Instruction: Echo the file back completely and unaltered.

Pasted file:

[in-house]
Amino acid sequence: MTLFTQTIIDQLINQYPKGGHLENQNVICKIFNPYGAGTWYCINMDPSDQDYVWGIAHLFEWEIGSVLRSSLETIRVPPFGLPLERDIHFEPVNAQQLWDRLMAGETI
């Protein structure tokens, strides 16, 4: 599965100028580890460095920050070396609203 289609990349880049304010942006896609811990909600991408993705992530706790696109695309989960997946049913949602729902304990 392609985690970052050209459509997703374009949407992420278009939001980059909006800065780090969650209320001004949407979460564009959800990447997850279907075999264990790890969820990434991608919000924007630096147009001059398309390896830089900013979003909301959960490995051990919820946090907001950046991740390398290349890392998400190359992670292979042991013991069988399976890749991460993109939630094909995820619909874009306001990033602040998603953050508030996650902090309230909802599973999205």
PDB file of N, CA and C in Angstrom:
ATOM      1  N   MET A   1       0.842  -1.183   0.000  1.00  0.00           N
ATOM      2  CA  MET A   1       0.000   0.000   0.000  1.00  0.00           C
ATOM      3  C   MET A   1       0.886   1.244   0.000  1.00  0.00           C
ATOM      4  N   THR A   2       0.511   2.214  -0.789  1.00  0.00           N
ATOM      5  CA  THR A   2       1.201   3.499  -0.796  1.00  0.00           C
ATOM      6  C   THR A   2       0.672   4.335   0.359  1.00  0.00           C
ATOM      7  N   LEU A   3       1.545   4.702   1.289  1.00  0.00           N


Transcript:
[in-house]
Amino acid sequence: MTLFTQTIIDQLINQYPKGGHLENQNVICKIFNPYGAGTWYCINMDPSDQDYVWGIAHLFEWEIGSVLRSSLETIRVPPFGLPLERDIHFEPVNAQQLWDRLMAGETI
């Protein structure tokens, strides 16, 4: 599965100028580890460095920050070396609203 289609990349880049304010942006896609811990909600991408993705992530706790696109695309989960997946049913949602729902304990 392609985690970052050209459509997703374009949407992420278009939001980059909006800065780090969650209320001004949407979460564009959800990447997850279907075999264990790890969820990434991608919000924007630096147009001059398309390896830089900013979003909301959960490995051990919820946090907001950046991740390398290349890392998400190359992670292979042991013991069988399976890749991460993109939630094909995820619909874009306001990033602040998603953050508030996650902090309230909802599973999205």
PDB file of N, CA and C in Angstrom:
ATOM      1  N   MET A   1       0.842  -1.183   0.000  1.00  0.00           N
ATOM      2  CA  MET A   1       0.000   0.000   0.000  1.00  0.00           C
ATOM      3  C   MET A   1       0.886   1.244   0.000  1.00  0.00           C
ATOM      4  N   THR A   2       0.511   2.214  -0.789  1.00  0.00           N
ATOM      5  CA  THR A   2       1.201   3.499  -0.796  1.00  0.00           C
ATOM      6  C   THR A   2       0.672   4.335   0.359  1.00  0.00           C
ATOM      7  N   LEU A   3       1.545   4.702   1.289  1.00  0.00           N